Something that's in his blood

He's always had the ball in his hands, and more importantly, knew what to do with it.

Gaynor grew up playing with an older crowd, including his brother Albert, four years his senior. Also in the group was his cousin, Chris Paul, the former All-American at Wake Forest and an NBA star with the New Orleans Hornets. Whit Holcomb-Faye, who went on to star at Radford, was there, too.

At that time in Winston-Salem, Muse said, the talent level was high.

"They played all the time in gyms all over the city just trying to get better," Muse said. "He was in some tough situations with the talent Winston had at that time. But you knew he'd be a player."

The older guys didn't mind knocking the skinny little dude around.

"I was the smallest one out there," Gaynor said of the games at the Central YMCA or anywhere else they could find a hoop.

Early on, he got the better of Paul.

"He dominated and then I hit a growth spurt and caught up," Gaynor said, "then he hit another. I knew his moves and he knew mine."

Paul played at West Forsyth, and when their two high schools met it was in front of a packed house. In games, they were never matched against each other, which was probably a good thing. But in the offseason they played on the same AAU team and won a national title in 2002.

Gaynor and Paul are better players because of each other.

They talk often about ball and life.

In one of their last conversations, Gaynor told Paul he's going to be a father. He and his girlfriend, Tanyesha Sumpter, who he met at Winthrop, are expecting a boy -- Christopher Michael Gaynor Jr. -- in May. Paul will be the child's godfather.

"He's a superstar, but he still keeps up with me," Gaynor said.

He's part of the family -- one, Gaynor says, that "has a lot of branches."

None bigger than Albert Gaynor II, his father, who coached him in every sport from track to soccer to that AAU national title. Soccer, his dad say, was probably Gaynor's best sport growing up, but his son gravitated to basketball quickly.

With each sport, his father passed along the lesson that no matter what, Chris Gaynor had to compete.

"He was good at all the sports he tried," Al Gaynor said.

And he expected to win.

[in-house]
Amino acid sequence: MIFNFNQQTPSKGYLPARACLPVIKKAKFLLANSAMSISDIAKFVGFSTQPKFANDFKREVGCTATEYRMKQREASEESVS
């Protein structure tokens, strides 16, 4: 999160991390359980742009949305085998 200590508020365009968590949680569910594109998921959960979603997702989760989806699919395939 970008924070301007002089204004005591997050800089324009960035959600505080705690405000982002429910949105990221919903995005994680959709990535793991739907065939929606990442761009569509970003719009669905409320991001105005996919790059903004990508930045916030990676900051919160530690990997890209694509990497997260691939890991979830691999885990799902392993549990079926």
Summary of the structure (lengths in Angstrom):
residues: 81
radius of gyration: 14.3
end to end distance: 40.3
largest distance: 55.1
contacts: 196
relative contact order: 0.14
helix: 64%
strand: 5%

"He hates to lose at anything," Al Gaynor said.

Even the board game Sorry, where the whole family turns the game into a contest of survival, winner taking all the bragging rights. They don't just play until someone wins. They play until there's one loser left.

"He thinks he's the best at that," his father joked, "but I am."

And dad isn't always easy on the son. Al Gaynor doesn't see everything his son does through the rose colored glasses of a proud father.

"I called home once when things weren't going well and told him I didn't know how much I could take," Gaynor said. "He told me to suck it up, because he wasn't going to pay for me to go to college."

"Big Al" as he sometimes called, has never pulled punches with his kid.

"If I played terrible, he tells me," Gaynor said.

"Sometimes I just tell him he's got to work on some things," Al Gaynor said, "like right now, free-throw shooting."

But one thing is certain. Al Gaynor isn't surprised by what his son has accomplished.

"Not really," he said. "When he's played, even when we won that national AAU championship, he expected that to happen. His expectations are very high. He expects to win when he goes on the court."

Not lacking confidence

Peele, who took over for Marshall this season, has called Gaynor "cocky" and "stubborn," and the two have had their disagreements.

"He burns me up some days," said Peele, who once had a cocky and stubborn side to his game as a player.

And then in the same breath he adds "he's the best point guard in our league."

In a game this year, Gaynor didn't like the offensive set Peele had called, so Peele, as the play was going on, told him "OK, run what you want, but you better score."

Gaynor did.

You can't set the Big South record for steals or become the school's all-time assist leader without a big dose of confidence. And you can't have an almost 3-to-1 assist to turnover ratio for your career, either.

And, most of all, you can't win championships.

"He has an edge to him," Muse said, "but it's not a bad attitude to have. He's a very loving and caring person, and that shows by what he does for his team. He knows exactly what the team needs. That's a special trait.

"But no, he doesn't lack for confidence."